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  • From what i can deduce the Labour party have no idea, they shout loudly about what they are doing, but a little research confirms this as hot air. In reality they do nothing but shout loudly about so little, and this from a party whom has failed the electorate, industry, and business in general. Losing so much industry and placing the emphasis on financial and future sectors is a bad business policy, finance has all but collapsed, and the futures will take a generation to arrive. It is all well and good proclaiming the science and technology sectors will provide jobs, but how many and when?

    Conservative policies appear more coherent as they support industry, are looking to promote growth in all sectors, particularly core sectors such as engineering and manufacturing. Their proposals will help establish new companies in the short to medium term, and hopefully support them in the longer term.

    All the other parties are providing incoherent policies which are disjointed and poorly considered, if they cannot get the fundamentals right, can they be trusted.

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  • The problem with the Labour and the Tories is that they have both put their emphasis on creating a financial and futures based economy purely based on confidence. I've never understood how anybody expected an economy to survive without a substantial amount of industry to back-up the confidence when the financial markets collapse, something that Vince Cable seems to understand far better than the other candidates for chancellor. Probably because he's not a career politician and has vast experience as the chief economist for Shell.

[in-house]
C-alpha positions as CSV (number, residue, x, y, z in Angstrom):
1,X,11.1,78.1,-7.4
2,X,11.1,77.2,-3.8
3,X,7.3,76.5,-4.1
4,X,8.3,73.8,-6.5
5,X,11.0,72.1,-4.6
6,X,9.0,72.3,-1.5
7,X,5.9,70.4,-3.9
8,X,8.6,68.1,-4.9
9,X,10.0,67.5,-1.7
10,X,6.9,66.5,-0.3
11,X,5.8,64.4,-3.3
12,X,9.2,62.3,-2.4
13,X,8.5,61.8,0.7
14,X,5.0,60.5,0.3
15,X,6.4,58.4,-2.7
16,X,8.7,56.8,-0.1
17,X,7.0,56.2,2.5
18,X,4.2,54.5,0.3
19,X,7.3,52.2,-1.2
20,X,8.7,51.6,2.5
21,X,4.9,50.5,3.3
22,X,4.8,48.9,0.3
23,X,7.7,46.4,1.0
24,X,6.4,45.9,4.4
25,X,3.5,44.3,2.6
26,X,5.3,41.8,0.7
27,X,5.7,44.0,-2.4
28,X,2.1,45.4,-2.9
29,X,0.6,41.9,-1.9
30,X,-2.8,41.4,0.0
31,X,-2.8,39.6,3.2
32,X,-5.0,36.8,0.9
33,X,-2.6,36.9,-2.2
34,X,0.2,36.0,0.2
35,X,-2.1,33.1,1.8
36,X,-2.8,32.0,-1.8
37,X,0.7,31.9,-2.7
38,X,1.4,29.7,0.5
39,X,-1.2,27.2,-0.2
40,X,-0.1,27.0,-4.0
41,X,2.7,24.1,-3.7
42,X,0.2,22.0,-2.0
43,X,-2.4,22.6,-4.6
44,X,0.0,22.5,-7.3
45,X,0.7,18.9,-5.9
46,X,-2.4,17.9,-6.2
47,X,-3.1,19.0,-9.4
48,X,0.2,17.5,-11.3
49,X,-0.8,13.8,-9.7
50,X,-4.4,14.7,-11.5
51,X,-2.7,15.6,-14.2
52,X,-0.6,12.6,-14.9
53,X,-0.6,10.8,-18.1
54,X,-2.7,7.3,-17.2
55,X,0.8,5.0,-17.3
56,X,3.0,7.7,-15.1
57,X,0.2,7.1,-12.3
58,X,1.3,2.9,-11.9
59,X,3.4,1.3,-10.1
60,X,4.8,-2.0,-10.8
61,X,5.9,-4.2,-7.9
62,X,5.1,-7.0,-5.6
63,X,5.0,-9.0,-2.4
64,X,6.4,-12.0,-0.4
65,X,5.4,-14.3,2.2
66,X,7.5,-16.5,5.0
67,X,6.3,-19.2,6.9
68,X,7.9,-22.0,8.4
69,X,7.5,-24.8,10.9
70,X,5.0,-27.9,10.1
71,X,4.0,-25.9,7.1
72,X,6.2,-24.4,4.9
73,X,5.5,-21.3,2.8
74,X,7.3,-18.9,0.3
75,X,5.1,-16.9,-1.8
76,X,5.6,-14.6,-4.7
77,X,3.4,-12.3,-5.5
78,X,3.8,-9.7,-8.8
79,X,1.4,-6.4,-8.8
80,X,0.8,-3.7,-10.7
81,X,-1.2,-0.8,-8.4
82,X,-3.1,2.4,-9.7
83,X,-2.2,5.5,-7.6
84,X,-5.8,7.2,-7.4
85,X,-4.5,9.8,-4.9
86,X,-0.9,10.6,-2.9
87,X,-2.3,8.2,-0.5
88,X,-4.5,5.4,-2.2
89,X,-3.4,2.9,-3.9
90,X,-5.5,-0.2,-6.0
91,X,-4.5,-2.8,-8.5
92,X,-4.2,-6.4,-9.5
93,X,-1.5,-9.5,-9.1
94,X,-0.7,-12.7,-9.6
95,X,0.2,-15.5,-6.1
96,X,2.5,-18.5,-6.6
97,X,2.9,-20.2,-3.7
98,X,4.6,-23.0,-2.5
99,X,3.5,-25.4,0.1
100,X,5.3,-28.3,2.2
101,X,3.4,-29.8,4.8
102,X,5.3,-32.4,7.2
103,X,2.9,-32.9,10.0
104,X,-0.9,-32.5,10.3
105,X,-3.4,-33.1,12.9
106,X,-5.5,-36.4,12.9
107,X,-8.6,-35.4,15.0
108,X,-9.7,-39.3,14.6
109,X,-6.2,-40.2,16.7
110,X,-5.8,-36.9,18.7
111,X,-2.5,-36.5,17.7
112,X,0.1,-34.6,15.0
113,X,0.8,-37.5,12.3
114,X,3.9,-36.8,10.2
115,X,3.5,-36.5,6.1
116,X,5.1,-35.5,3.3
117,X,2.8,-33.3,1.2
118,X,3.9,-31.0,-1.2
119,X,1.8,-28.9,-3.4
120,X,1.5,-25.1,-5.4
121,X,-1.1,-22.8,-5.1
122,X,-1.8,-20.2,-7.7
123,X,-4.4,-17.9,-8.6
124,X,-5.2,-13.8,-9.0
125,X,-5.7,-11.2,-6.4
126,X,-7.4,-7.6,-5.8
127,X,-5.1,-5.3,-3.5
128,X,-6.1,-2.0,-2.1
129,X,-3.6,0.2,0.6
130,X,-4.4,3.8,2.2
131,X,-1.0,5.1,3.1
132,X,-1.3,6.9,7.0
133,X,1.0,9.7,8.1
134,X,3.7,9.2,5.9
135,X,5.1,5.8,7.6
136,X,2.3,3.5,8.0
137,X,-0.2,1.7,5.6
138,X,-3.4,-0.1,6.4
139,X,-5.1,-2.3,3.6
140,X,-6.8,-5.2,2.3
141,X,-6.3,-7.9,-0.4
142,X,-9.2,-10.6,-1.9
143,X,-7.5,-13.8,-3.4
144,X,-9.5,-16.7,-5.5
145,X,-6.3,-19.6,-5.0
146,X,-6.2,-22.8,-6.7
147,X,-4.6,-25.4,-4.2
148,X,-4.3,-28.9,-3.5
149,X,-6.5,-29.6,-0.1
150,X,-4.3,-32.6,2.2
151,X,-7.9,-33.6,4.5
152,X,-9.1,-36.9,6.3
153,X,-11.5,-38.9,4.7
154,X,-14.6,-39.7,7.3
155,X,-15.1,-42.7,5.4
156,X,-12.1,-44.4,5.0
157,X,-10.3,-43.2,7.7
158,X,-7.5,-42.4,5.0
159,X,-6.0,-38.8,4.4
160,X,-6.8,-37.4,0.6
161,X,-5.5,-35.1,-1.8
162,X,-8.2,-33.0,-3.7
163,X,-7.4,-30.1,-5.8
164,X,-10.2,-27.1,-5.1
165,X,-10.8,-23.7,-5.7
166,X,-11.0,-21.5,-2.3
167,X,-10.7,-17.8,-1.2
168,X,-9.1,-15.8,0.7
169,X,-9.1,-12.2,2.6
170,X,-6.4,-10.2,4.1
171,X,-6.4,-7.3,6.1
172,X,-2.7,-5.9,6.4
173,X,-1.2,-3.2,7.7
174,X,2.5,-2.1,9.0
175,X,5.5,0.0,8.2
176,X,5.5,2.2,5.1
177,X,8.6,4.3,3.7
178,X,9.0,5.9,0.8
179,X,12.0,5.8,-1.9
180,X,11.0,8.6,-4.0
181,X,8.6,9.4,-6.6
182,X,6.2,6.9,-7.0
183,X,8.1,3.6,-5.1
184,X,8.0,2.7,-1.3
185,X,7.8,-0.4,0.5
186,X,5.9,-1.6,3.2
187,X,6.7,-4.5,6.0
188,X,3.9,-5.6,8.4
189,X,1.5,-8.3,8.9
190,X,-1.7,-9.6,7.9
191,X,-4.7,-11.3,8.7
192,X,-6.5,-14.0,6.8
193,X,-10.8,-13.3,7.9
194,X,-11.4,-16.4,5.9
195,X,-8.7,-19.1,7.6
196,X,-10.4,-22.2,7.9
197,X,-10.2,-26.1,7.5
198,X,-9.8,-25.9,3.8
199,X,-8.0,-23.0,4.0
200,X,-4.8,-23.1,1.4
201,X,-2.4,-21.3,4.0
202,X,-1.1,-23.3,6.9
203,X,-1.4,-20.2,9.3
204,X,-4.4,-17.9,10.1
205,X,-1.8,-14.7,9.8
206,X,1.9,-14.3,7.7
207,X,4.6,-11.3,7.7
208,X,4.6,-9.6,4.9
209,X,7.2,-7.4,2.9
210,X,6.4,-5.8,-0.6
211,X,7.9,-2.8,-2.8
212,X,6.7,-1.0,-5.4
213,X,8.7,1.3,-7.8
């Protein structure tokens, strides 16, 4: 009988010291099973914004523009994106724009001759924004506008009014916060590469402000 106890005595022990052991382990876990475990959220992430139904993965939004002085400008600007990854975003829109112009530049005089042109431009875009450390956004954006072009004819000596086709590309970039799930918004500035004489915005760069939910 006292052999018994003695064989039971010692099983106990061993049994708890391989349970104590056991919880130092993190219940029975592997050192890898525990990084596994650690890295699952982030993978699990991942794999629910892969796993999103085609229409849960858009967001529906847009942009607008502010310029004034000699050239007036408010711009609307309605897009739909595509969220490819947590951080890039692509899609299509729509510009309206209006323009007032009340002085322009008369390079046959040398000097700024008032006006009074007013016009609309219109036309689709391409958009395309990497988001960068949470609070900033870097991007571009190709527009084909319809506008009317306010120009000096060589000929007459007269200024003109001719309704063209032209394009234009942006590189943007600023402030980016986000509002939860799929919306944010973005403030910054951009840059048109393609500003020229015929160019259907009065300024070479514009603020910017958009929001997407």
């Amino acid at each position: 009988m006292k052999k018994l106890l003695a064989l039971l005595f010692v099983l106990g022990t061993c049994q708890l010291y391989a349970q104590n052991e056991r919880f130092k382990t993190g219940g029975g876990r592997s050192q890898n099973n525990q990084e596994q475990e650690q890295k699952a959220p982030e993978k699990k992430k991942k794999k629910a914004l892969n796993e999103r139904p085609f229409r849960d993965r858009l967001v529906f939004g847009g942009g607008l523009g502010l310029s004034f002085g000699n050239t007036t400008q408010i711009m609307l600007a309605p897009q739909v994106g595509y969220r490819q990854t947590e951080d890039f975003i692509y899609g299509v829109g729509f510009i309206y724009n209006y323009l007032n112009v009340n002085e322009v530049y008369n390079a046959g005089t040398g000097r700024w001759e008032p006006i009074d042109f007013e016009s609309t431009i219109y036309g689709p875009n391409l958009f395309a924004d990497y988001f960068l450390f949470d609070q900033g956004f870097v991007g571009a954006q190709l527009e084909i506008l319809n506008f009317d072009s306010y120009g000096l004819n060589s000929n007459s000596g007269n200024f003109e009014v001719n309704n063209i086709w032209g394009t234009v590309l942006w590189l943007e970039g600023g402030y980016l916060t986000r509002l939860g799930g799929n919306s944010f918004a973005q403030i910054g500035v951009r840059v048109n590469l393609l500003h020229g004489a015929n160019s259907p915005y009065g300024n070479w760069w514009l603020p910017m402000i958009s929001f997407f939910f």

We need a strong government who will look at the overall picture, not just how to make a quick buck because the natural political cycle means that they won't have to deal with the consequences. Invest in technology and training businesses in how to create British-based wealth through IP. Invest in green technology to take our reliance off foreign-based energy giants. Invest in green technology because there is no logical reason not to! Whether or not you believe in global warming, there is no reason to stop using non-renewable resources if you can do it! Invest time into green thinking! Hydrogen cars=no emissions? What about the energy required to produce hydrogen? Invest in renewable electrical power and then you can truly say that there are no emissions! Think big and the smaller scale ideas can come to fruition.

    I hate to say it but we need to take a leaf out of the Germans' vast array of well-referenced books when it comes to investing in industry.

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  • The party the media keep forgetting is The Green Party. And their policy is to invest in green technologies to provide employment and to move away from our addiction to fossil fuels.